Overlap of the distribution of black petrel (Procellaria parkinsoni) with New Zealand trawl and longline fisheries

Citation

Abraham, E. R., Richard, Y., Bell, E., & Landers, T. J. (2015). Overlap of the distribution of black petrel (Procellaria parkinsoni) with New Zealand trawl and longline fisheries. New Zealand Aquatic Environment and Biodiversity Report No. 161. Retrieved from https://mpi.govt.nz/document-vault/10034

Summary

Black petrel, Procellaria parkinsoni, has been identified as the New Zealand endemic seabird species that is most at risk from incidental captures in commercial fisheries. The goal of this project was to use available data to estimate the overlap of New Zealand black petrel with commercial trawl and longline fisheries.

The main black petrel colony is on Great Barrier (Aotea) Island in Hauraki Gulf. Black petrel attend the island from October to May, migrating to the coast of South America during the austral winter. During the breeding season, they forage on the shelf edge, principally along the north-east coast between East Cape and North Cape. Data on black petrel abundance at sea are available from counts made by government fisheries observers of seabirds behind fishing vessels between 2004–05 and 2012–13; from sightings made by a tour operator during birdwatching trips in Hauraki Gulf and to Kermadec Islands between 2004 and 2012; and from high-resolution Global Positioning System (GPS) tracking of 15 birds carried out during the 2012–13 breeding season. All of these data sets have limitations: the observer data contain mistaken identifications, the sightings data from the birdwatching tours are mainly focused inside Hauraki Gulf, and there are only limited high-resolution GPS tracks available.

To generalise from these data to obtain an overlap with fishing effort, boosted regression trees were used to model the data. Boosted regression trees are insensitive to outliers, and are able to represent complex interactions between variables, due to the hierarchical structure of the trees. Two models were fitted, a simple “lat-long” model that related black petrel abundance to latitude and longitude (as well as the count type, method, and breeding season), and a habitat model that related abundance to variables that may be relevant to black petrel (distance from Great Barrier Island, water depth, sea-surface height, sea- surface temperature anomaly, and chlorophyll-a concentration) instead of latitude and longitude. When tested using a ten-fold cross-validation procedure, the lat-long model explained more of the underlying variation in the data. This model was selected as the best model, with results from the habitat model available for sensitivity analysis.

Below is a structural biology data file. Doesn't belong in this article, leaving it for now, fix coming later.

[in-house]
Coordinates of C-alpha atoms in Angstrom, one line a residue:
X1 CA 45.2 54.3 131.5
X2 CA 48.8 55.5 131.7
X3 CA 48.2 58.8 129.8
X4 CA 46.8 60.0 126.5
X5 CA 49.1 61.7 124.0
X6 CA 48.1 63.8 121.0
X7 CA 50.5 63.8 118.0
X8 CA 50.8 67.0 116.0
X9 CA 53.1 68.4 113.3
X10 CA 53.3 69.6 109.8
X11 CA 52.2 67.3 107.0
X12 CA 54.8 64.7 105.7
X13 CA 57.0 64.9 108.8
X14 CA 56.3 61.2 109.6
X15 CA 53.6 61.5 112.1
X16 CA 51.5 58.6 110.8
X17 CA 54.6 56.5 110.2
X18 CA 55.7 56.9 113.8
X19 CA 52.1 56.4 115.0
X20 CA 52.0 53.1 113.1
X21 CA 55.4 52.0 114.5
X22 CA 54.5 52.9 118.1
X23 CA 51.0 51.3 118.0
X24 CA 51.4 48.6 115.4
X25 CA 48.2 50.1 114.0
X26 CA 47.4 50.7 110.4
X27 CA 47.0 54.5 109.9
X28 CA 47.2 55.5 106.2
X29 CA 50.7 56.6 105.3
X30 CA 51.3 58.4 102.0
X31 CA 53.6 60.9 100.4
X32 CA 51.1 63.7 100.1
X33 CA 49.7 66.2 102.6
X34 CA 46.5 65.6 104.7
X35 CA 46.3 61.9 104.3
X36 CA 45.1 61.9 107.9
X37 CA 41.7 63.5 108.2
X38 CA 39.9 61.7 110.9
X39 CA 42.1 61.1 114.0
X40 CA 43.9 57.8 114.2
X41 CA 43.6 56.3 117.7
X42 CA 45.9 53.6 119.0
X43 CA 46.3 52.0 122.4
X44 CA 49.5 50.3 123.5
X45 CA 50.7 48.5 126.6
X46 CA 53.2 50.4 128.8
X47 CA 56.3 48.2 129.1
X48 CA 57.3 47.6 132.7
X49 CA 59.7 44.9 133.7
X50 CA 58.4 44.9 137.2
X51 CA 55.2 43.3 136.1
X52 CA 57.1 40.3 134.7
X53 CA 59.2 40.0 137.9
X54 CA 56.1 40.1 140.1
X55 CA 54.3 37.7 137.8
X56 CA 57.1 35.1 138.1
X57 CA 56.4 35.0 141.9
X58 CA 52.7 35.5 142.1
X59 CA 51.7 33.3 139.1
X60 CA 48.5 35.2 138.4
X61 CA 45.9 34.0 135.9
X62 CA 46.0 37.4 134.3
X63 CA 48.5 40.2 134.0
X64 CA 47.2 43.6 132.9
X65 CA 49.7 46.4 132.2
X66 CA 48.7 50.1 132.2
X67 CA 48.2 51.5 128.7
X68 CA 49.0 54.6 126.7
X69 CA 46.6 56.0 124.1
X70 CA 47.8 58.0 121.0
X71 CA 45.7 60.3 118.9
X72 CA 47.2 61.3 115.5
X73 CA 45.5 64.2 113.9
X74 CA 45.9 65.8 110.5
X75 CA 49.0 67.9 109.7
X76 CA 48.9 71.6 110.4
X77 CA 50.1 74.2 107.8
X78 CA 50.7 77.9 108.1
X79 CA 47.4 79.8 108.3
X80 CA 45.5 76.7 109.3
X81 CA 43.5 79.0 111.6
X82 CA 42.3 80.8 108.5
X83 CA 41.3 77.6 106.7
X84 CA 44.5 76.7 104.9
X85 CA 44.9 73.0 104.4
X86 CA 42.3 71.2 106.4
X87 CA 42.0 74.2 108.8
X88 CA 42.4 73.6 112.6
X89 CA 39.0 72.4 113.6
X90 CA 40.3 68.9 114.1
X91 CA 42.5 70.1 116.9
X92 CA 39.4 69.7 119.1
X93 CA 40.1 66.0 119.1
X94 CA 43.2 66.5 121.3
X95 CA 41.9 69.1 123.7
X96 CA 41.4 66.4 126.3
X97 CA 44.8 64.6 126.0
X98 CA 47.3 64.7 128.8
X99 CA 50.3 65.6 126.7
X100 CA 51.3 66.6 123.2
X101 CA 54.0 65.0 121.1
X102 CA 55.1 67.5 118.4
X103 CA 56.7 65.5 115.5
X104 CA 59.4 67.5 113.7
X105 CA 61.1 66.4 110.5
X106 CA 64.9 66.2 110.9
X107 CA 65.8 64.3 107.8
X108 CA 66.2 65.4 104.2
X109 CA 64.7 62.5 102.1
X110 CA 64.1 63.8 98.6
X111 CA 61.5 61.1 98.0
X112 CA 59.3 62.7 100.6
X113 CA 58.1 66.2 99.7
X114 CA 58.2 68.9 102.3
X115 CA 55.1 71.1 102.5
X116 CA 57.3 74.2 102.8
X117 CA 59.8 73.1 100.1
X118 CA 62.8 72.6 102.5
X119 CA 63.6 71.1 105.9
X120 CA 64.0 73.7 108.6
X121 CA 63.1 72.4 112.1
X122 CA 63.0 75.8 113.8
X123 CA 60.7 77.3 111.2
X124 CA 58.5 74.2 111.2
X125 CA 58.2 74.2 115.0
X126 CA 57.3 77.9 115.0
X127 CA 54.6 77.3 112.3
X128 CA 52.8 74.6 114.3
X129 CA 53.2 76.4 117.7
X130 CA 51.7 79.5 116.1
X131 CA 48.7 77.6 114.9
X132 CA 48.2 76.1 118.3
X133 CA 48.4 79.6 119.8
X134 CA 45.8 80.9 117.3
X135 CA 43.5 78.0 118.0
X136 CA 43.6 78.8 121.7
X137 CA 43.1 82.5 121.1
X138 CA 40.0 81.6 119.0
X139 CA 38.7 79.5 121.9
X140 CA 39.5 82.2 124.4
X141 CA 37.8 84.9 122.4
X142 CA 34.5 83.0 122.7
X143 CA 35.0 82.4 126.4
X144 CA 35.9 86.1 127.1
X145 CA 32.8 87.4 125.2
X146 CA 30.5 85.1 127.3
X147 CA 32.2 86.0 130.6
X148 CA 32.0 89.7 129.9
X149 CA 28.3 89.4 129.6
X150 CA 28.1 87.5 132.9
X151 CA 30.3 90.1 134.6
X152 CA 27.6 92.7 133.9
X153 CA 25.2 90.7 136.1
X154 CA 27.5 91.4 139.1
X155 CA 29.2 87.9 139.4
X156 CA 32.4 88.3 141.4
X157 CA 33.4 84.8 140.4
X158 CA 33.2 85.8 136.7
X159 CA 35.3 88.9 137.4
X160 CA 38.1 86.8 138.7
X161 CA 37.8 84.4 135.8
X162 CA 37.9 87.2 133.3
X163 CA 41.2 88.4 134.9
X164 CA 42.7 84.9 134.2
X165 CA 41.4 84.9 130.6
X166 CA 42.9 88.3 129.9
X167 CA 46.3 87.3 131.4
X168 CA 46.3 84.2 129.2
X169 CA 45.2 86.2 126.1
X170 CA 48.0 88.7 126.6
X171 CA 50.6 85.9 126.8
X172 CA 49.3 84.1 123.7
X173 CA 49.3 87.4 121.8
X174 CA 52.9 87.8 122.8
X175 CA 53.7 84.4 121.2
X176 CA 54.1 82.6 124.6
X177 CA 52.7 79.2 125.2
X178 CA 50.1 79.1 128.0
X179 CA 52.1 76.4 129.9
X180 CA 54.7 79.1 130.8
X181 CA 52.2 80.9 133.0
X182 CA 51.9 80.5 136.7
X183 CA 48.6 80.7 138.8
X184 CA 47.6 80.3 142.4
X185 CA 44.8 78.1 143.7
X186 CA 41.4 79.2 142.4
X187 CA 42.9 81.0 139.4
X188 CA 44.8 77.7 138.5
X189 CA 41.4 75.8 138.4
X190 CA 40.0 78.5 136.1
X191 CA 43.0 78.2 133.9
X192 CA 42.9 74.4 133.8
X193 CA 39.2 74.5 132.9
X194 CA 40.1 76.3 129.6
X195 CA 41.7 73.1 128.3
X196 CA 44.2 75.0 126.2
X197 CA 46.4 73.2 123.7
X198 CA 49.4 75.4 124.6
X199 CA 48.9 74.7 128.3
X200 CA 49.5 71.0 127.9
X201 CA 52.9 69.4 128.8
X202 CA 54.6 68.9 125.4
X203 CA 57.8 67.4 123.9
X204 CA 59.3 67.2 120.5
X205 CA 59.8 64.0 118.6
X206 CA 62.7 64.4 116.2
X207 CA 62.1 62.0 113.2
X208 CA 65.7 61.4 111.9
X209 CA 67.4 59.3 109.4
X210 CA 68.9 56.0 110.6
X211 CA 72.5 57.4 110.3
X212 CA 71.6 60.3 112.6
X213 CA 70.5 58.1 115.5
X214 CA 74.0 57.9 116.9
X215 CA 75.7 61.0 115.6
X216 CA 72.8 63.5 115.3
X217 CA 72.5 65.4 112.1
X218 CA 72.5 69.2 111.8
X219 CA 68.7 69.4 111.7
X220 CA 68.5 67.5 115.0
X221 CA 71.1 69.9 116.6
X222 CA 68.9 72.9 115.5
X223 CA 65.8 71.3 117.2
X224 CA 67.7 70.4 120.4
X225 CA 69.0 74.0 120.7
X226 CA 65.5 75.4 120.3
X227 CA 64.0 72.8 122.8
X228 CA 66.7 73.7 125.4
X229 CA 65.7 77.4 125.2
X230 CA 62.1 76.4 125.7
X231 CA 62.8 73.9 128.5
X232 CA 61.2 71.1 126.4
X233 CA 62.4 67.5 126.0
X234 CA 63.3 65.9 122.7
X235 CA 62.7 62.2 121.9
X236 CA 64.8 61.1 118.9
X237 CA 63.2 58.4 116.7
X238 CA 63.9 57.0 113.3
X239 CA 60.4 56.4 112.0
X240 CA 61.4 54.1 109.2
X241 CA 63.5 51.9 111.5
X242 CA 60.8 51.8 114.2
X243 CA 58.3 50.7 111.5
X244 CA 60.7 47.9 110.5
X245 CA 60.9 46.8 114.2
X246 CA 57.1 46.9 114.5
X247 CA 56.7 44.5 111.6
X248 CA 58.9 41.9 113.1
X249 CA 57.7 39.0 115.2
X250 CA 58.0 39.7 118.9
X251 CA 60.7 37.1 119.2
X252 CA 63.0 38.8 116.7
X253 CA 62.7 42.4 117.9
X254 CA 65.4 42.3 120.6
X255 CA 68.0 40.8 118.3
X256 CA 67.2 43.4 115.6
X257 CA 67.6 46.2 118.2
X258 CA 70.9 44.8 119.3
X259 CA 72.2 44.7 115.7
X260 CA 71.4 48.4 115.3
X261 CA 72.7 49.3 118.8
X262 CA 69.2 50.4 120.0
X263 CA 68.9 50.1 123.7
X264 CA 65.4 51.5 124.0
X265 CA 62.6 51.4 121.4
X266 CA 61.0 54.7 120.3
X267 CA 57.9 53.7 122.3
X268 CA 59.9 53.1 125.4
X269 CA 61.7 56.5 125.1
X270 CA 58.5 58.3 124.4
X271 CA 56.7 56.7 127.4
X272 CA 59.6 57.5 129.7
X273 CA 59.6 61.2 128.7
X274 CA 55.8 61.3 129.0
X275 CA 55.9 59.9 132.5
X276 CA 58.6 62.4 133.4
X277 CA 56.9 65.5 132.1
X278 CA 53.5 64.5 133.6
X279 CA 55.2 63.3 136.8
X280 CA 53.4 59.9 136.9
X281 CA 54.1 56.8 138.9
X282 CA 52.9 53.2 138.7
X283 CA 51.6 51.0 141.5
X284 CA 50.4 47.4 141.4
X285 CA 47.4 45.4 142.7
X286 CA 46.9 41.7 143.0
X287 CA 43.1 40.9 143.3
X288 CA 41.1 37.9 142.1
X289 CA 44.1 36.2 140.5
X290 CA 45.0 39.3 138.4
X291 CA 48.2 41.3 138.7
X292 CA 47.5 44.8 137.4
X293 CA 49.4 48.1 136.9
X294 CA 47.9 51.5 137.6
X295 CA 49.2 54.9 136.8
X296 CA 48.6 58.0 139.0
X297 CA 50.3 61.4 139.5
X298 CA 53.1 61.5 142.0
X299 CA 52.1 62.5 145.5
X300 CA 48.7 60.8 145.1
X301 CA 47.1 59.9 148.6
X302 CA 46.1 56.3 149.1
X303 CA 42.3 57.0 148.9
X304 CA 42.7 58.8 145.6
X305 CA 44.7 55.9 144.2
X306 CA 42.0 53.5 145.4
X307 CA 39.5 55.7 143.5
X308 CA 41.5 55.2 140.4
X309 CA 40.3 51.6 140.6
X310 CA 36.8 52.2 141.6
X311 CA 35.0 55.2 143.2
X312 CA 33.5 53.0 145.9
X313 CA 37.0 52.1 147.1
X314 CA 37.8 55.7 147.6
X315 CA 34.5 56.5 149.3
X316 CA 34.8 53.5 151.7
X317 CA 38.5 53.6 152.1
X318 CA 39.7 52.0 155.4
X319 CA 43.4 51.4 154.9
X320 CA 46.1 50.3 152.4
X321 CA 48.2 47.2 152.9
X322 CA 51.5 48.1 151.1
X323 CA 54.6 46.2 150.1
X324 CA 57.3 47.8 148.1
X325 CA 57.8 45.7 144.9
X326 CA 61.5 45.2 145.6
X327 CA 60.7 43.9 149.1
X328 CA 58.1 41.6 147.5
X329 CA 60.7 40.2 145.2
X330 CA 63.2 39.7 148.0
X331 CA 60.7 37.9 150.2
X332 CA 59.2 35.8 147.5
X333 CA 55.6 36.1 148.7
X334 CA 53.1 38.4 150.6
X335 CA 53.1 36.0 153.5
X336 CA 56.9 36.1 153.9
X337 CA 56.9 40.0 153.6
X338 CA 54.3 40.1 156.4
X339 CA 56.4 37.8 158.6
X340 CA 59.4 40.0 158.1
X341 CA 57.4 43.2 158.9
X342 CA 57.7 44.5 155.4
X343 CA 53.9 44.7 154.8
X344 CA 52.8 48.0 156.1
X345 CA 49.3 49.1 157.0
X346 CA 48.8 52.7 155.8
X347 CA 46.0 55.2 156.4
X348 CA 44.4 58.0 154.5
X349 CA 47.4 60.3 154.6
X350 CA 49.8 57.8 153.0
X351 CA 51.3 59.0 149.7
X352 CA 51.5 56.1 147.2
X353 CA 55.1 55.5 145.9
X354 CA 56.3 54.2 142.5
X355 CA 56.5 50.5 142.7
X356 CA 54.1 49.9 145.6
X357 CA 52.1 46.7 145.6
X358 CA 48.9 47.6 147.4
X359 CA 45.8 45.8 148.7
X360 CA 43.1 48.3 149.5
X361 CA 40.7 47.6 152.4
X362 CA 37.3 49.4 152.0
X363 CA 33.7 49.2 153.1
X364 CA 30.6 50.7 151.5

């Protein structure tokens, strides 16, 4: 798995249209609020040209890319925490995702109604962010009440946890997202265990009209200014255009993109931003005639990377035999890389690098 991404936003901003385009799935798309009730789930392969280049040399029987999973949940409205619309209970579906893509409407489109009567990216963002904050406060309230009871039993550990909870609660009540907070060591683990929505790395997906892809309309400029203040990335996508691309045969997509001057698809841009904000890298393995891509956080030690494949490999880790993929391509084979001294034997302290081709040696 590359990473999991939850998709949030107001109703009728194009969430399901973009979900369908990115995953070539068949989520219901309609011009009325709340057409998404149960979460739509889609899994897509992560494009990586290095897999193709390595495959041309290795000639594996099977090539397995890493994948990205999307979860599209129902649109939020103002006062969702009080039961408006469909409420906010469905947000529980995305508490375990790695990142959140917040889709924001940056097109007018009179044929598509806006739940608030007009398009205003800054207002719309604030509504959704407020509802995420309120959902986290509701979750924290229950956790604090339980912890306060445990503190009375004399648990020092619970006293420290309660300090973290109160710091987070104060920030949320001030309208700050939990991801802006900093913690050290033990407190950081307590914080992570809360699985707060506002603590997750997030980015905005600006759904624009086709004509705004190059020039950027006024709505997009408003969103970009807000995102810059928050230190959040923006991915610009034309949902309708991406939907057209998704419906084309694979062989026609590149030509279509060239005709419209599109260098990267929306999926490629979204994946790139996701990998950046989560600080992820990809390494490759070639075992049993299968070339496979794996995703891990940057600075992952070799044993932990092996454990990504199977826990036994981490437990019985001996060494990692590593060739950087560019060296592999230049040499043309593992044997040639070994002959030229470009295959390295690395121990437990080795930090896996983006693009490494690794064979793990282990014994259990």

Both models showed a peak in the black petrel abundance on the shelf edge (peaked at around 1000 m water depth), to the north of Great Barrier Island. This finding is consistent with previously published tracking data that were not used in this study. When compared with the observations, the lat-long model was able to explain much of the variation in black petrel abundance between regions and fishing methods. The overlap with trawl and longline fisheries was calculated from the black petrel abundance estimated at each fishing event. When compared with the overlap derived from the distribution used in a recent risk assessment of commercial fisheries to New Zealand seabirds, overlap with bottom-longline fisheries decreased in Hauraki Gulf, and increased towards the shelf break. Overlap with inshore trawl fisheries decreased, while overlap with bluenose bottom-longline fisheries (which are mainly on the shelf break) increased. When compared with observed captures, there appeared to be low overlap on the East Coast North Island, south of East Cape. There were no seabird abundance observations made by fisheries observers on bottom-longline vessels in this area. Both models (the lat-long model and the habitat model) gave similar overlaps for the main fisheries in the region.

Although there were limitations with the source data sets, the boosted regression tree models provided a method for estimating overlap between black petrel and commercial fisheries. This overlap will be used in a revision of the risk assessment to allow a better estimate of the capture of black petrel in poorly observed small-vessel trawl and longline fisheries.